Real or not? Padres have plenty of reasons to stay optimistic

The Los Angeles Dodgers and San Diego Padres played a terrific series over the weekend in San Diego, before crowds of 44,000-plus each game, with the Dodgers winning Friday and Saturday with runs in the top of the ninth and Hunter Renfroe providing one of 2019's signature moments with two outs in the bottom of the ninth Sunday:

I love everything about this highlight. The game on the line, the blast, the bat raised in triumph, the call from Don Orsillo, Padres fans going crazy, Renfroe rounding the bases in joy, the celebration at home plate, with Eric Hosmer taking the time to carefully toss his helmet aside and Austin Hedges jumping all over Renfroe:

The win was even more dramatic considering the circumstances leading up to Kenley Jansen's final pitch. Kirby Yates, so dominant so far this season as the Padres' closer, allowed both of those ninth-inning runs and picked up the losses Friday and Saturday. On Sunday, Chris Taylor's two-run homer off Robbie Erlin in the eighth gave the Dodgers a 5-4 lead.

Then the Padres loaded the bases with no outs off Jansen -- including two bunt singles by Manuel Margot and Wil Myers -- only to look like they would squander that opportunity when Greg Garcia inexplicably struck out looking on a 3-2 cutter down the middle to end a nine-pitch at-bat and Francisco Mejia popped up to first base.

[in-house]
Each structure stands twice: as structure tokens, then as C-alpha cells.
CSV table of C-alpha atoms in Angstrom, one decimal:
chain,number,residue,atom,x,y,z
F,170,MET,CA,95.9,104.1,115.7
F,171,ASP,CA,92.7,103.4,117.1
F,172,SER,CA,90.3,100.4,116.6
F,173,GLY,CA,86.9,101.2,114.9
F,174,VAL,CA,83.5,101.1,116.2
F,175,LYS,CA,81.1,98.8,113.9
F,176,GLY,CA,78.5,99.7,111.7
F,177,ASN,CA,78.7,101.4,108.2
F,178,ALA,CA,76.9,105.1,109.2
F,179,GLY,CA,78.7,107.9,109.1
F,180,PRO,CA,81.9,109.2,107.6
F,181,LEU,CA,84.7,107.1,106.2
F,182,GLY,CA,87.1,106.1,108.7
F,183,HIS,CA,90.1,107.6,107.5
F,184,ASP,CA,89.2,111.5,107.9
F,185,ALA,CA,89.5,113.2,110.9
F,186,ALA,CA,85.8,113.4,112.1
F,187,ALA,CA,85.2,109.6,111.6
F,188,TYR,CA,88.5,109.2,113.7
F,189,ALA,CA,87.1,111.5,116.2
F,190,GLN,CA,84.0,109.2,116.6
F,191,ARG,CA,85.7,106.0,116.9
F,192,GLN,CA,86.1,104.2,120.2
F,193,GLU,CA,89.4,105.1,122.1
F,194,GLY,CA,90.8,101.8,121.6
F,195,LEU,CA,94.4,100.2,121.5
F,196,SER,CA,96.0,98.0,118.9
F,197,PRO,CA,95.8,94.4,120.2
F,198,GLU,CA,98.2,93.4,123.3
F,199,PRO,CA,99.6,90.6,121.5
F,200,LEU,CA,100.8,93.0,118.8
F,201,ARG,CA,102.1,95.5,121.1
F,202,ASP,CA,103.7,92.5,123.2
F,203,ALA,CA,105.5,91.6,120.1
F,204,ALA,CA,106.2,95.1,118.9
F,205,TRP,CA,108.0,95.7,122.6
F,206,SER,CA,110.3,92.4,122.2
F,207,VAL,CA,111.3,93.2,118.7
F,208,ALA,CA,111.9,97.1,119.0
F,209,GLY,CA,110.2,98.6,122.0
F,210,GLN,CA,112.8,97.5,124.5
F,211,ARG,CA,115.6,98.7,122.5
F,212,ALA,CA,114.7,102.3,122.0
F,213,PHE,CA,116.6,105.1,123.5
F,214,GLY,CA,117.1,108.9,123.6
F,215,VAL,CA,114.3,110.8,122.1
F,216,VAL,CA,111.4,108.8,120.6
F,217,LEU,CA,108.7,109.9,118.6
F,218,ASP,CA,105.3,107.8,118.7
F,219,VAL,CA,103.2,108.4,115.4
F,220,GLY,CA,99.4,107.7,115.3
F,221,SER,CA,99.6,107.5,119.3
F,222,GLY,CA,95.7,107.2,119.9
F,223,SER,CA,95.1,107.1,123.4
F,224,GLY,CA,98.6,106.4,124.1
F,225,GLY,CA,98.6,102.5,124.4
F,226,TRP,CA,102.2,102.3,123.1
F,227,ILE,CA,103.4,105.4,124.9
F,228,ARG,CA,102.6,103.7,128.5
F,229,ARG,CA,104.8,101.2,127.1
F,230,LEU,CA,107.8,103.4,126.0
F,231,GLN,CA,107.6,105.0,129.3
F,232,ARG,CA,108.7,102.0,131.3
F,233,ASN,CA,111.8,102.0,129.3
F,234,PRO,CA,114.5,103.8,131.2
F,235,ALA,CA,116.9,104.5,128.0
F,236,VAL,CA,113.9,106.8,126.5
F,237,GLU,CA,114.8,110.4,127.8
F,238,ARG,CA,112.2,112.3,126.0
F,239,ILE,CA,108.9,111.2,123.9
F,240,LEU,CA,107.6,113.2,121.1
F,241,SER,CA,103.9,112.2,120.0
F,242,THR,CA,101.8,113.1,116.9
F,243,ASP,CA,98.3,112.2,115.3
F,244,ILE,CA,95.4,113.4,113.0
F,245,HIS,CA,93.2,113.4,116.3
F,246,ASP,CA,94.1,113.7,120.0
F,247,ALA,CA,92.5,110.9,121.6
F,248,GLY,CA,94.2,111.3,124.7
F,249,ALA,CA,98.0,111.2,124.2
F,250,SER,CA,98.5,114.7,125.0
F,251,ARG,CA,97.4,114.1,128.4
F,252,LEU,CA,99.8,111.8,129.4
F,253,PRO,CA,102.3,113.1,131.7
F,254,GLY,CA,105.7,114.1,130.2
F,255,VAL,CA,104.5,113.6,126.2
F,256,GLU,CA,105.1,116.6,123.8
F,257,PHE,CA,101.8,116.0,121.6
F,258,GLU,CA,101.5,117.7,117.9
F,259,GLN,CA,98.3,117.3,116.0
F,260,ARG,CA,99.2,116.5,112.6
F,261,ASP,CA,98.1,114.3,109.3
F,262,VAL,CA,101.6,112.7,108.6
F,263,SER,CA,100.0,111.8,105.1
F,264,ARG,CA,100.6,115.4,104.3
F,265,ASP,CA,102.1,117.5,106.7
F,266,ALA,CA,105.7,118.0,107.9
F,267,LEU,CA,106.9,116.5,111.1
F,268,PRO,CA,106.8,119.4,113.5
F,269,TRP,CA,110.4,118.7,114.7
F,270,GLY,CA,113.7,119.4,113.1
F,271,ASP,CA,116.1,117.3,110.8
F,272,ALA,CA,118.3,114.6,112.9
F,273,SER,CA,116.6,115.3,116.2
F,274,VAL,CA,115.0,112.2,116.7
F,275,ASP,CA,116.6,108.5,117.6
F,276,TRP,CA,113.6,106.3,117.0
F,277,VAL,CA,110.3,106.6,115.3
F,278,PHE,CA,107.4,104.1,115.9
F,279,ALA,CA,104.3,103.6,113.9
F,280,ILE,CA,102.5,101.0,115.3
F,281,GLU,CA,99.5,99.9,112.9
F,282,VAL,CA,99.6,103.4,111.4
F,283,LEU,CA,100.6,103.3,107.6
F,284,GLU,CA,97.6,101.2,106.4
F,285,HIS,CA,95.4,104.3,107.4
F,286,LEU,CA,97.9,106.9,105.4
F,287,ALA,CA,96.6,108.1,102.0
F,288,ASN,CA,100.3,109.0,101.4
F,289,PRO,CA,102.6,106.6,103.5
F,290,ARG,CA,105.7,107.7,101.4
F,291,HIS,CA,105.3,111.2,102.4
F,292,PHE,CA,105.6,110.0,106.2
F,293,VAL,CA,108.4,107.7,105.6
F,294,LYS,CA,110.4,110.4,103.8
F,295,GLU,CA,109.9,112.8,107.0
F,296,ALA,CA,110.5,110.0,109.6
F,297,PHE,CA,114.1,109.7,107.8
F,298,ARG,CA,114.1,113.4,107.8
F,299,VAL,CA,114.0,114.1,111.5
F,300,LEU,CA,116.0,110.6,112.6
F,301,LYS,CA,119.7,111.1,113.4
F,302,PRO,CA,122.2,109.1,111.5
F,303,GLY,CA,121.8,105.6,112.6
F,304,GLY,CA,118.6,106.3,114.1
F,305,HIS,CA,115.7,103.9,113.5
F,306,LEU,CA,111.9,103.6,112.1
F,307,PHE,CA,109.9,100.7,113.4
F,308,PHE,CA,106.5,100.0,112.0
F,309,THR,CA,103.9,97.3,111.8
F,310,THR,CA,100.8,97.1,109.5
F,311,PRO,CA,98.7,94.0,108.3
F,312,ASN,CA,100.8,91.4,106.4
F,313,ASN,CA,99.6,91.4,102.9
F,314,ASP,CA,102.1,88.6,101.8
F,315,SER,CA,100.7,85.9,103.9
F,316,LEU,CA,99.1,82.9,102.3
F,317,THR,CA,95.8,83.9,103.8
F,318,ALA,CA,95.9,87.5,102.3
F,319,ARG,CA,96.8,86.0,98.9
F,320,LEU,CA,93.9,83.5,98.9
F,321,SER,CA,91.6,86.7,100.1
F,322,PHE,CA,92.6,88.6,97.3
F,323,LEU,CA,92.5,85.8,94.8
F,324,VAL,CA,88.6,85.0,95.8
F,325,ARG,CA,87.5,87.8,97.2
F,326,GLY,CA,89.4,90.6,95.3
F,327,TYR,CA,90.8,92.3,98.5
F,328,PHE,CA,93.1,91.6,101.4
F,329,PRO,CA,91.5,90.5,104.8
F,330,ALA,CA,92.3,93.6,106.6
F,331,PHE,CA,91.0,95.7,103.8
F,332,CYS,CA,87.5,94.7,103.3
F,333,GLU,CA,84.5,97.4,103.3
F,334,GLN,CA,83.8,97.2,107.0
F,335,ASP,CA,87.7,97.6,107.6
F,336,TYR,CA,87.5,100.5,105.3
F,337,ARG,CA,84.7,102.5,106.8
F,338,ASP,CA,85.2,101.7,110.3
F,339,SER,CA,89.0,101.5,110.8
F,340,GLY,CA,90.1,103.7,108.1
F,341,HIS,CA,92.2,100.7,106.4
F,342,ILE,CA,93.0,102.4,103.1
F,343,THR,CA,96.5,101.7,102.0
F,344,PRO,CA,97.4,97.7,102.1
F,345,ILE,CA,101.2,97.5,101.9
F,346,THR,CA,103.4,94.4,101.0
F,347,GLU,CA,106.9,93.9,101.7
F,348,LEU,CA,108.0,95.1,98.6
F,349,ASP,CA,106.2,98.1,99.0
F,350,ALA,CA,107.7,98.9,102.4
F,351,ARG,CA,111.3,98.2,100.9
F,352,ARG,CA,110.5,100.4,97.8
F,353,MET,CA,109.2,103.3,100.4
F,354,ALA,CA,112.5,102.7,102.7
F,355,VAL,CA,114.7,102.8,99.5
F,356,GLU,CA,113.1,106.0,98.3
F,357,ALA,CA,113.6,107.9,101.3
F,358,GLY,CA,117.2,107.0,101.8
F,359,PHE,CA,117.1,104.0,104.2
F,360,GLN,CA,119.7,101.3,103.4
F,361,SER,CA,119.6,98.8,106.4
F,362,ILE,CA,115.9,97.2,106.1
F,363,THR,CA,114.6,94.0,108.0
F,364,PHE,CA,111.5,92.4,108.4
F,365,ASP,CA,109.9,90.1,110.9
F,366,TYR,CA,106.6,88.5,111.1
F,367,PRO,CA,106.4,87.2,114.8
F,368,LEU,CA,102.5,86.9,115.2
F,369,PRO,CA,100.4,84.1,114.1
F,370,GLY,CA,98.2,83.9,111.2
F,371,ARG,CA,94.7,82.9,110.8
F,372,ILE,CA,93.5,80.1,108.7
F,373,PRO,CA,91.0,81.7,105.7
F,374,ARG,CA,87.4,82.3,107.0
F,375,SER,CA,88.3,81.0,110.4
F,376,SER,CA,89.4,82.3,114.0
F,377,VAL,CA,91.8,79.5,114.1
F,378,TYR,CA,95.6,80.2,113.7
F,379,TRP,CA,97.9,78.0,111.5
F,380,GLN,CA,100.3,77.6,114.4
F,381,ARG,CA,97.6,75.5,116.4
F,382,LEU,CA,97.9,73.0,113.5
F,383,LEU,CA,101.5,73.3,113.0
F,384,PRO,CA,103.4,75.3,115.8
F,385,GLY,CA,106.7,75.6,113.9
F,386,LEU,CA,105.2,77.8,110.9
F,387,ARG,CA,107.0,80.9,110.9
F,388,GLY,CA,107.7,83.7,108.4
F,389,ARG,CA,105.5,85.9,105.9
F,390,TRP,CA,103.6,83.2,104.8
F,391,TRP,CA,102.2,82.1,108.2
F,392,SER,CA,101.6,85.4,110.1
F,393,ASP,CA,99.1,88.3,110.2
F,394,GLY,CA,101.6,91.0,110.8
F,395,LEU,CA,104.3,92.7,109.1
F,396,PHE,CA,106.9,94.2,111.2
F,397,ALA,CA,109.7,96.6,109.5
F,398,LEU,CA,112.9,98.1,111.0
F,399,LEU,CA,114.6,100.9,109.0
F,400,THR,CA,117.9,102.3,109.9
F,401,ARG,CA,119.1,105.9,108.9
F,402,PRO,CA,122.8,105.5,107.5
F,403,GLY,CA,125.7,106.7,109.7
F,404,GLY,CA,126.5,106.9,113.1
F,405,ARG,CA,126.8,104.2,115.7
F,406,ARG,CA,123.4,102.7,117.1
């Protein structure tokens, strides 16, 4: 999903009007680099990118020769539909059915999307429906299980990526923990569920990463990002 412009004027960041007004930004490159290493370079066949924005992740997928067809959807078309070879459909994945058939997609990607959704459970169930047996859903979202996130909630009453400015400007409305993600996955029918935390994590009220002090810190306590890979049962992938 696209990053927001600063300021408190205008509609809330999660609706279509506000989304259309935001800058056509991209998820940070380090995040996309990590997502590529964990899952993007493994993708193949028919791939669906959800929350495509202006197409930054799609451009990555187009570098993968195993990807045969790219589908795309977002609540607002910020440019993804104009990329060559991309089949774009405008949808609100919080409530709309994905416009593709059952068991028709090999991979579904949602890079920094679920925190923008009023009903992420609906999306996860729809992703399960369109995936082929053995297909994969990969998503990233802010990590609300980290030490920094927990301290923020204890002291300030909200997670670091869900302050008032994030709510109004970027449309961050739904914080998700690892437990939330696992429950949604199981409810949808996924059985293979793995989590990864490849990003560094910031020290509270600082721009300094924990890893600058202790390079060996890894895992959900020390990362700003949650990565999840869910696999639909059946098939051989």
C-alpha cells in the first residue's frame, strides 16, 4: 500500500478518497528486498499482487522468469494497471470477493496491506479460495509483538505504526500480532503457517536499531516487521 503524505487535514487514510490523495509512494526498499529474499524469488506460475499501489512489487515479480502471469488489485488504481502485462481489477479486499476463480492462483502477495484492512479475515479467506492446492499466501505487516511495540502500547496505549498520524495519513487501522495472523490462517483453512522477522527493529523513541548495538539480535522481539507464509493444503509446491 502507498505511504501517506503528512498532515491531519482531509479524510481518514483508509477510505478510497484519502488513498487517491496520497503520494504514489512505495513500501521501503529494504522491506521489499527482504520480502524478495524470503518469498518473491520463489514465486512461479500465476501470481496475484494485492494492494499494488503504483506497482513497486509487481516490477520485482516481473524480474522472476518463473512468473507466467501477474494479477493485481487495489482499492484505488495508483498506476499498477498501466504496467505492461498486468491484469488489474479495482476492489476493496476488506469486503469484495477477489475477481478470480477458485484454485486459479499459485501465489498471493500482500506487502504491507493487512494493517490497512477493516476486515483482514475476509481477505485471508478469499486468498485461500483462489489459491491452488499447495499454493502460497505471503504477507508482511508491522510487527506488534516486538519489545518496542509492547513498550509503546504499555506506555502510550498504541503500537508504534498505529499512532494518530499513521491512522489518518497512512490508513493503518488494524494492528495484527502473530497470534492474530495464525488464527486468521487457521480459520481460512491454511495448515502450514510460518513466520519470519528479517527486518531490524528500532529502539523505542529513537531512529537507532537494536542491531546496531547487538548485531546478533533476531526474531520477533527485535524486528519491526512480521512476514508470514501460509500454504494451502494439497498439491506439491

Renfroe, by the way, has five career grand slams, tied for second-most in the majors since his debut in 2016, behind Manny Machado's seven. It was the first pinch-hit walk-off grand slam in Padres history and their first walk-off win of the season. What could have been a demoralizing series instead ended on a positive note.

Can the Padres hang with the big boys all season? The victory leaves them 2.5 games behind the Dodgers and 1.5 games behind the Arizona Diamondbacks in the NL West. On paper, the Dodgers remain the heavy favorites to win the division. They have the talent and the track record, so FanGraphs projects them to be the much better team moving forward and gives them an 89 percent chance to win the division. The Padres' odds sit at 3.9 percent.

Still, there have been a good number of positives so far for San Diego. Some thoughts on the up-and-coming, exciting, young Padres:

1. The young rotation has been excellent, with a 3.52 ERA, fourth in the majors. Rookie Chris Paddack has been the breakout star, but Matt Strahm (3.03 ERA) and Nick Margevicius (3.47) have been solid, and Eric Lauer (4.30 ERA) and Joey Lucchesi (5.00 ERA) have been a little less consistent. Cal Quantrill and Pedro Avila have made spot starts, which means four rookies have started a game. Lauer and Lucchesi are in their second seasons.

Can they keep it going? The group has done a good job of limiting walks and home runs and has allowed the third-lowest exit velocity among rotations, behind only those of the Dodgers and Rays. These guys are good and pitching with a lot of confidence.

Margevicius is the big surprise, having jumped from Class A to the majors, but his deception and pitching smarts help make up for a lack of premium velocity. You also wonder how a rotation of four lefties will play out over an entire season, and the depth will be tested at some point if there is an innings limit on Paddack or Margevicius. There is also the possibility of signing Dallas Keuchel, probably after the draft in June if he's still in play.